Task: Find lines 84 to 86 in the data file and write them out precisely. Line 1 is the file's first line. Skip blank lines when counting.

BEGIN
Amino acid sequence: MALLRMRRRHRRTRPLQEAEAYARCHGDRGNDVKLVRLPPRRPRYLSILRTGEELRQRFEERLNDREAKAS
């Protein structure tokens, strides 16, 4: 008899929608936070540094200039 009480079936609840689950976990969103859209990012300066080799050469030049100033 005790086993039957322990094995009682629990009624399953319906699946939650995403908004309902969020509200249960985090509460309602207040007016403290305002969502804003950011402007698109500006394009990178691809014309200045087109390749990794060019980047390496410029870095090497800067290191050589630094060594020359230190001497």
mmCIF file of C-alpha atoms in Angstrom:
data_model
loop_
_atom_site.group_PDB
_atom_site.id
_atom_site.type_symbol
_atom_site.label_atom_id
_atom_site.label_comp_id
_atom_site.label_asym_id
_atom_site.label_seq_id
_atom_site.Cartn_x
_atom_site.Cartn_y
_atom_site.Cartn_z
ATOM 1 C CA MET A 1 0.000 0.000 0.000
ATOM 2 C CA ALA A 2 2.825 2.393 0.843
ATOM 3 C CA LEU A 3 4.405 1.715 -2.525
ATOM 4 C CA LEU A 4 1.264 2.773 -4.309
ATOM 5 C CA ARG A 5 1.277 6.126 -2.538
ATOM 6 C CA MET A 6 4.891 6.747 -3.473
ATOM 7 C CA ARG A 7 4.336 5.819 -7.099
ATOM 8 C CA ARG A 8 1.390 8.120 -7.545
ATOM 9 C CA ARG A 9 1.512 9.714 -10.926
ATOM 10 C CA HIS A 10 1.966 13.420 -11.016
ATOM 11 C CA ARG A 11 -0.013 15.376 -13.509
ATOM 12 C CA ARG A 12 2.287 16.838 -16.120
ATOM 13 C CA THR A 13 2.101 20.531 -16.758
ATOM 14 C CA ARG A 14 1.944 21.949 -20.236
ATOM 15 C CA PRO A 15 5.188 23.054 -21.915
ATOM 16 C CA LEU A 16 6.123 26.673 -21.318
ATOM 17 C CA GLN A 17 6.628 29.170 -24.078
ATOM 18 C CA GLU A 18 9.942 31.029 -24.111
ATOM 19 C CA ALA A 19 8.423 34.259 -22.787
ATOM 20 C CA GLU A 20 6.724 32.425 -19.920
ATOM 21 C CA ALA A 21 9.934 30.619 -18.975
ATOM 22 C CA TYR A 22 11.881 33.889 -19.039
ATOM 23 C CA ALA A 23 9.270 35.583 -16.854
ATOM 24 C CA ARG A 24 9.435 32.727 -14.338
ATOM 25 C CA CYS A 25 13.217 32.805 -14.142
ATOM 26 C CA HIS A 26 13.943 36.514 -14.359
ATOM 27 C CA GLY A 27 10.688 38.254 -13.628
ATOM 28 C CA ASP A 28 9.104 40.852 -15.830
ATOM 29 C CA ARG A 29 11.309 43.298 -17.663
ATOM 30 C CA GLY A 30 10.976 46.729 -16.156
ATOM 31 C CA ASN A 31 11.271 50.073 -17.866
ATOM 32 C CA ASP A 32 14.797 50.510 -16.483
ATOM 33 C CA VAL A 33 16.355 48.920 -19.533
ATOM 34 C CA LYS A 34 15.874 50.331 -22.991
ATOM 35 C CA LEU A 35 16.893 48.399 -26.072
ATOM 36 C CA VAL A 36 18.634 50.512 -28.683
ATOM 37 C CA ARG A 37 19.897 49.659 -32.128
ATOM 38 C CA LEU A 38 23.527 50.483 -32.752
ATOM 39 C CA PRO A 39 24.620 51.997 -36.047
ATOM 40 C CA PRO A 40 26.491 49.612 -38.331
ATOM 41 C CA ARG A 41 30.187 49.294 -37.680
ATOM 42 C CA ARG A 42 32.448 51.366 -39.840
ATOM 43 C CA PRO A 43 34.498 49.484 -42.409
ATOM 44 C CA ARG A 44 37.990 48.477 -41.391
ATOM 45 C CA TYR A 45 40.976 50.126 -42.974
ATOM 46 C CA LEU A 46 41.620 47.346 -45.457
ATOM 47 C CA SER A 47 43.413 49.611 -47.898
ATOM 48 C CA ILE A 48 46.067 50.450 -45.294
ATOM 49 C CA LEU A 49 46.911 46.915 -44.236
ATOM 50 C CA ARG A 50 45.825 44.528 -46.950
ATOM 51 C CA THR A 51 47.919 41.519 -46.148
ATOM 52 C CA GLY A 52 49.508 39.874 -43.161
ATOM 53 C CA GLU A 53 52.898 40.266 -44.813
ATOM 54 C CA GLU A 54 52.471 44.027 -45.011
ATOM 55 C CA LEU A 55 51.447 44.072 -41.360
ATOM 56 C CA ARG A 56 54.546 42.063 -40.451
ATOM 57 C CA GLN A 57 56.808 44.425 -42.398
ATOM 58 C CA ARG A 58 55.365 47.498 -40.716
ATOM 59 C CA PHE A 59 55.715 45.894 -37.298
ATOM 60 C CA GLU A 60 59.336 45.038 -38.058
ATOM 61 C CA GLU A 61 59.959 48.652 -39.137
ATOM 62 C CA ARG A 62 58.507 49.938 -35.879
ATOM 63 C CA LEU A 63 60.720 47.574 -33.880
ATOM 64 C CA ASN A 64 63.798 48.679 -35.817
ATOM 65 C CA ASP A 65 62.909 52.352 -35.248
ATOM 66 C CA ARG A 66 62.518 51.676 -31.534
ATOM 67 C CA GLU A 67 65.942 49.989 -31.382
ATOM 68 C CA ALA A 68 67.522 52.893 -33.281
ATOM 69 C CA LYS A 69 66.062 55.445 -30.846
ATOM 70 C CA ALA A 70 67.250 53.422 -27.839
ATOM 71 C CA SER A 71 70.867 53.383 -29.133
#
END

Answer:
ATOM 69 C CA LYS A 69 66.062 55.445 -30.846
ATOM 70 C CA ALA A 70 67.250 53.422 -27.839
ATOM 71 C CA SER A 71 70.867 53.383 -29.133